There are lots of different effects at play, and they work together. On the one hand, the low interest rates have reduced many banks’ margins. On the other hand, that has increased the market values of longer-term securities in particular. Moreover, monetary policy has given the economy room to breathe, which has allowed economic activity to recover, and that has had a positive impact on firms’ credit quality. So, there is no easy answer to your question. However, all things considered, it is good for the banks to have greater room for manoeuvre in terms of their interest rate margins. Of course, it’s important that the transition takes place without any shocks.

German banks welcome an upturn in interest rates. Are there people in other countries who stand to lose out, for example because the number of credit defaults will rise again?

This isn’t a question of geography; it’s to do with the business models of individual banks. Don’t forget: the ECB’s Governing Council has indicated that the transition to higher interest rates will be a very gradual one. Interest rates are currently nowhere near high enough to trigger an increase in credit default rates.

Existing stocks of non-performing loans (NPLs) are large enough as it is…

We have made great progress on this issue over the last 18 months. In that period, the non‑performing asset ratio for the banking union as a whole has fallen from around 7% to 5.5%. Countries such as Italy have also made considerable progress.

Why, then, is the ECB considering applying its new guidance on NPLs to existing stocks?

That’s a long story. We looked at stocks of NPLs when we carried out our comprehensive assessment of banks’ health prior to the establishment of the banking union. Then, a year ago, we initiated a new action plan and looked very closely at those institutions that were particularly exposed. Helpfully, harmonised statistics have recently been established for NPLs. We have asked every bank what its plans are for reducing NPLs, how long it intends this to take, what instruments it intends to use, and whether it has put in place the appropriate organisational structures for the reduction of NPLs.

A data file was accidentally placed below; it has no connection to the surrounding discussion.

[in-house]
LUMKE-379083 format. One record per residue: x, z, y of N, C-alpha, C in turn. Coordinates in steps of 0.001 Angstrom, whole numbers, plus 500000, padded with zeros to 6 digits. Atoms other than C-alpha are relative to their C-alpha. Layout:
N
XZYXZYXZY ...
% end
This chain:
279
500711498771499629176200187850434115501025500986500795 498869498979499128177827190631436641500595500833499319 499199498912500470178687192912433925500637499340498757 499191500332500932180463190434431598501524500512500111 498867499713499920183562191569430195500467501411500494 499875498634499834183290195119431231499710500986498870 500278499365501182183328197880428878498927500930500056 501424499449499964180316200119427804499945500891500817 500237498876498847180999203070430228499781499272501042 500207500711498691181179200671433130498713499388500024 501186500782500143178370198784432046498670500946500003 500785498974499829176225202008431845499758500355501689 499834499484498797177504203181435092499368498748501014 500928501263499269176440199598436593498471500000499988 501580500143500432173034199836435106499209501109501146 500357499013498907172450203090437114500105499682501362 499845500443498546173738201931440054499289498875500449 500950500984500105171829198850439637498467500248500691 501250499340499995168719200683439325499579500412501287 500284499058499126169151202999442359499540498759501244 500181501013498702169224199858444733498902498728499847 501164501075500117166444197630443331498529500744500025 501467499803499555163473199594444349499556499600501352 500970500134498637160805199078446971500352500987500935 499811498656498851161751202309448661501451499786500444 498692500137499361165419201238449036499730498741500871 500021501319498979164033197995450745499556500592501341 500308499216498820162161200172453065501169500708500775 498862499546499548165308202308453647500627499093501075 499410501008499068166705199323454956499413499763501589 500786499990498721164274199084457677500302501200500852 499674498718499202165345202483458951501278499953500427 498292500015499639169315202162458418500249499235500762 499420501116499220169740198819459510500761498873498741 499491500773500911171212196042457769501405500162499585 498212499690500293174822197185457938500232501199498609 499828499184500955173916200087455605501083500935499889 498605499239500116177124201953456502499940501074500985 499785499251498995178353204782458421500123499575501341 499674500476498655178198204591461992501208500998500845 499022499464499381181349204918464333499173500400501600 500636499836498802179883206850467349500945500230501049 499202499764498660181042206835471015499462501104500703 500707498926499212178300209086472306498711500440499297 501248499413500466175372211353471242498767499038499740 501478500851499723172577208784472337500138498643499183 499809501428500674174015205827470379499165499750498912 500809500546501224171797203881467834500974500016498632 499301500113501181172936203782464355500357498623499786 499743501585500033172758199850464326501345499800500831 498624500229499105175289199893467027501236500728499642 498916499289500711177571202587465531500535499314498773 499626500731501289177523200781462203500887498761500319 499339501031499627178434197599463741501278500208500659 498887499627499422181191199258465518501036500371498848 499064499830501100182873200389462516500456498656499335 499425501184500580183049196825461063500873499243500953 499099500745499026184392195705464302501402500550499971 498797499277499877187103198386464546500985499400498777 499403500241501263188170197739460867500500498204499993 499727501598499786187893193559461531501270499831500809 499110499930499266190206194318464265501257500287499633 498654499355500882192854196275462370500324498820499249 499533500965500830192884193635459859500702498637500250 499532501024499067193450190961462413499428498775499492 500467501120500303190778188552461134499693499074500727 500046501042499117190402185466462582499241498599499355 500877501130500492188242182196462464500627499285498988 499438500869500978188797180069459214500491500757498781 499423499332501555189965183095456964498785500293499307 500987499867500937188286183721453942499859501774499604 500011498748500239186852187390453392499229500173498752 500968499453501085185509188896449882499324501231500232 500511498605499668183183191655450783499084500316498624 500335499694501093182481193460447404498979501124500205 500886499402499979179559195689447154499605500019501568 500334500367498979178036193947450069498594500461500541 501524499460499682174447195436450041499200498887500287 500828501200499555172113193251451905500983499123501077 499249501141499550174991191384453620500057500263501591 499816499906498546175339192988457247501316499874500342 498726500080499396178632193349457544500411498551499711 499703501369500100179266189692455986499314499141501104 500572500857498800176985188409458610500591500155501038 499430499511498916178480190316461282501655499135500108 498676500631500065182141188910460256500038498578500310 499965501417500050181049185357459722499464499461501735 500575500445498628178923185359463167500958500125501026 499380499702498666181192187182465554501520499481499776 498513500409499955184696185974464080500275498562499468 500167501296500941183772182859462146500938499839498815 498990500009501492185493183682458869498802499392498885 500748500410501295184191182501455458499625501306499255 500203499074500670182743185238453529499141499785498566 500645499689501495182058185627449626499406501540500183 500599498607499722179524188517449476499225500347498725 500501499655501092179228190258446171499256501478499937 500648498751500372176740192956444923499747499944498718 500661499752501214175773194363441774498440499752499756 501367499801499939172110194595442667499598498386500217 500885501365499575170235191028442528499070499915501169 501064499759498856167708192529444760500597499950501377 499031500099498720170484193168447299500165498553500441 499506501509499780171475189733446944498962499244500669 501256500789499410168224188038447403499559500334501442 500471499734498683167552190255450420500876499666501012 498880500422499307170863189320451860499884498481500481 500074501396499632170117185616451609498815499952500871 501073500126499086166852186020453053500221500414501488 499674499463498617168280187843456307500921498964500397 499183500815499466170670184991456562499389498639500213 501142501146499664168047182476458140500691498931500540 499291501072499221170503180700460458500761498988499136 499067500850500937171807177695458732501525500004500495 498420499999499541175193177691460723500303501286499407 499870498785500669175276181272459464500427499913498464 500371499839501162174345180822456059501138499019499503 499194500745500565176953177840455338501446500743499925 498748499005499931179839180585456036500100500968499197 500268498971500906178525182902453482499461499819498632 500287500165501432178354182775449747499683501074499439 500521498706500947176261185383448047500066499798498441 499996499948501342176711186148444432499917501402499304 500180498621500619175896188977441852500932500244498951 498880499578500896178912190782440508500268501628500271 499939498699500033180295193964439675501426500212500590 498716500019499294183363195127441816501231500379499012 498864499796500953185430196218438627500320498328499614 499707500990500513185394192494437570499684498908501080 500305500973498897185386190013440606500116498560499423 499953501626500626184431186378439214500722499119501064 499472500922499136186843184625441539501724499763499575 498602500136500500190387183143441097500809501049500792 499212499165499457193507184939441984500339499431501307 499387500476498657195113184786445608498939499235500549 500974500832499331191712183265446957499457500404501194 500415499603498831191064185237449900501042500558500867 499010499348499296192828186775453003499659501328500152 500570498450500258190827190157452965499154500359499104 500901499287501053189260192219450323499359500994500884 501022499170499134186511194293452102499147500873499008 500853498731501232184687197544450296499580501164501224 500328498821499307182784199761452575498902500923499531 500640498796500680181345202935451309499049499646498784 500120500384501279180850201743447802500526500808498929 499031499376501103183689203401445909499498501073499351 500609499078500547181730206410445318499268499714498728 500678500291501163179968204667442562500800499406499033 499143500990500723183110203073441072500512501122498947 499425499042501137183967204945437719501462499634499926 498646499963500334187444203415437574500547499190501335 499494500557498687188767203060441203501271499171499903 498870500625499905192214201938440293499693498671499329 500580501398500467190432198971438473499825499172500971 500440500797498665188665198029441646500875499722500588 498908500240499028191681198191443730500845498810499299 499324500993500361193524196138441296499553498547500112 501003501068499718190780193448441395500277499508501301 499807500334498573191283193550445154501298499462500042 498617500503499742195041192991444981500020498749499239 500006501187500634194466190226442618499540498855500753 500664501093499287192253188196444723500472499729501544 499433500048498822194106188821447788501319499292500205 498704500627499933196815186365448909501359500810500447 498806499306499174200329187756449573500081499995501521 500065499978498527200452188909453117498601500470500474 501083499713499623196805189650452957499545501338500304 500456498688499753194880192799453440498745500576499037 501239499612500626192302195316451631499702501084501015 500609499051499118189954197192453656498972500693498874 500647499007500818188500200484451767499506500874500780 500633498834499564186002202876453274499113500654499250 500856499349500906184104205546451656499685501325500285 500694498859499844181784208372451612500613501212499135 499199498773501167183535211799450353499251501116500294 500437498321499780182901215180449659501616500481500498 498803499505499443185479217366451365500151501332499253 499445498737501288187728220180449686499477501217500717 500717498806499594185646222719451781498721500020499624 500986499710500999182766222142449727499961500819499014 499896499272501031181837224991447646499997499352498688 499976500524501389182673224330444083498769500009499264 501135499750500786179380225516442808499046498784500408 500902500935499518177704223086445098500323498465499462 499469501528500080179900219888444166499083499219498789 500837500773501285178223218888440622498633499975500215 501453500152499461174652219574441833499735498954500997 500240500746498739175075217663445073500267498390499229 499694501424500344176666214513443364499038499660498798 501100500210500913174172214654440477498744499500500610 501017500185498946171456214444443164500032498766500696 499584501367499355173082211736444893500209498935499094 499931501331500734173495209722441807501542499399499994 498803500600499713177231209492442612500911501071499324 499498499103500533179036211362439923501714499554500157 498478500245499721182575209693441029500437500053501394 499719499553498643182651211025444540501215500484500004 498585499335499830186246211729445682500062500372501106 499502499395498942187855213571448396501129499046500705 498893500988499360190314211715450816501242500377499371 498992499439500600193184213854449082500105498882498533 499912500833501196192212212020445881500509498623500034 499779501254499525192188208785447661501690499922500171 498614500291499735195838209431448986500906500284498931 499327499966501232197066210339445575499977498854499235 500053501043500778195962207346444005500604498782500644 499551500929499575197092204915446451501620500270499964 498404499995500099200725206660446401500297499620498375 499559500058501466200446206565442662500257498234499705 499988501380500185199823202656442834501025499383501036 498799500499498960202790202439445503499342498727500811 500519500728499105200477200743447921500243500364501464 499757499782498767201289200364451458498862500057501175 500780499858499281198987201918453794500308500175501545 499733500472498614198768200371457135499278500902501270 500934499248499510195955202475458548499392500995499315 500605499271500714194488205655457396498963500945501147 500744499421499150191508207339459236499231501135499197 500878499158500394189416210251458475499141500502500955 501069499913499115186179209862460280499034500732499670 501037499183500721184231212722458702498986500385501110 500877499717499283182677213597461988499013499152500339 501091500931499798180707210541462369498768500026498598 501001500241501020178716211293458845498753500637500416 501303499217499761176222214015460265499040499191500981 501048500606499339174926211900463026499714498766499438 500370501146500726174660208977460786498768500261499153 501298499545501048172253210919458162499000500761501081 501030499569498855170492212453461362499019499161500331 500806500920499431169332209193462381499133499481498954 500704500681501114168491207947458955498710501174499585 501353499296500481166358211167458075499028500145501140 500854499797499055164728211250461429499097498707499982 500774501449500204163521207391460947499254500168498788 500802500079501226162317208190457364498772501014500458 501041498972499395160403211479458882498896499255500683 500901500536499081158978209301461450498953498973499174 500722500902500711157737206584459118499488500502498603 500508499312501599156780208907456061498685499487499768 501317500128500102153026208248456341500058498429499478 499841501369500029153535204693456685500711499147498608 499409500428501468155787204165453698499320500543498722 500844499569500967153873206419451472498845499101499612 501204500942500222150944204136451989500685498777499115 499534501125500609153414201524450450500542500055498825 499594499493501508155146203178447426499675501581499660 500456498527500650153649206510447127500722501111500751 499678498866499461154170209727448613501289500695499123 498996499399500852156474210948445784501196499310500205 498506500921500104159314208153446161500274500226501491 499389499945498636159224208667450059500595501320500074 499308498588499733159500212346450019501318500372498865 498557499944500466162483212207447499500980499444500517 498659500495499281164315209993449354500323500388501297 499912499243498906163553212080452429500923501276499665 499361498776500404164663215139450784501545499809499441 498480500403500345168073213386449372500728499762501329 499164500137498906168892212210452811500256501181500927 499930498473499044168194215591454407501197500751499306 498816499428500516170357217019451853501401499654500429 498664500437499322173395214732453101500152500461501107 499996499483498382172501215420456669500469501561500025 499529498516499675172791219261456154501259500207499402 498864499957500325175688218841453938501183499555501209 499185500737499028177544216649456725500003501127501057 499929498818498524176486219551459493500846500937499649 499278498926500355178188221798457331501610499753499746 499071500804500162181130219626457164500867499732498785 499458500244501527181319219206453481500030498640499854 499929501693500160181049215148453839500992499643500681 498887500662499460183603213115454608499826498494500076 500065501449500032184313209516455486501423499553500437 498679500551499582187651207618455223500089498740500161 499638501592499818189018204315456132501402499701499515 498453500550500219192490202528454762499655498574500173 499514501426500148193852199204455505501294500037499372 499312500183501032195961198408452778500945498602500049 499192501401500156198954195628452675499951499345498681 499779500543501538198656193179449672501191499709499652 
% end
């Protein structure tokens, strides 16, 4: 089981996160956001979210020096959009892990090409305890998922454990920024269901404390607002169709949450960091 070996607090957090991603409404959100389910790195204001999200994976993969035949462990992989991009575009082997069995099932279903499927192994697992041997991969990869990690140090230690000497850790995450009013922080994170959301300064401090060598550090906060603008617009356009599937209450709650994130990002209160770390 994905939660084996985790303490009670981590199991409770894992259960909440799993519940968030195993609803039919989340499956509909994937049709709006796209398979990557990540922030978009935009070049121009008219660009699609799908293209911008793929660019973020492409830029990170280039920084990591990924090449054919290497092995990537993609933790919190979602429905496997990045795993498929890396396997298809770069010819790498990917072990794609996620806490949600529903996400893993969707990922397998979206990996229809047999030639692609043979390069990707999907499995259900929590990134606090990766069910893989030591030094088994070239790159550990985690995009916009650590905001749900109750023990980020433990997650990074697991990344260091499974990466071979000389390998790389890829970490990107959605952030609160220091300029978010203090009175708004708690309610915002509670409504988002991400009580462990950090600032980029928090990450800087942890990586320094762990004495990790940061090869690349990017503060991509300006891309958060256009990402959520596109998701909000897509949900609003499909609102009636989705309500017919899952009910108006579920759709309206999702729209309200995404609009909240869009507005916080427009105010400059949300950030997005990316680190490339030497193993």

What has been the outcome of that process?

The banks have submitted their plans to us, and we will now review them very carefully indeed. We will report back to the banks in the next few weeks. In many cases, we will hopefully be able to say that their plans are OK. However, in a few instances, we will have to tell banks that they need to be more ambitious in this regard. In many countries, economic activity is now strengthening again, making this a good opportunity to make progress on this issue.

And that’s why you need the new guidance on NPLs?

This guidance is aimed primarily at new NPLs. We describe how banks should, in our view, deal with this issue in the future. However, these are not mandatory requirements with zero flexibility. If banks deviate from this guidance, they will have to explain themselves to us. If banks present good arguments explaining why they require lower levels of risk provisioning or none at all, that may be acceptable in certain instances. Our proposals are currently still at the consultation stage. We should be in a position to submit a proposal to the Governing Council at the end of this year or the beginning of next year.

But there have also been discussions regarding the application of this guidance to existing stocks of NPLs.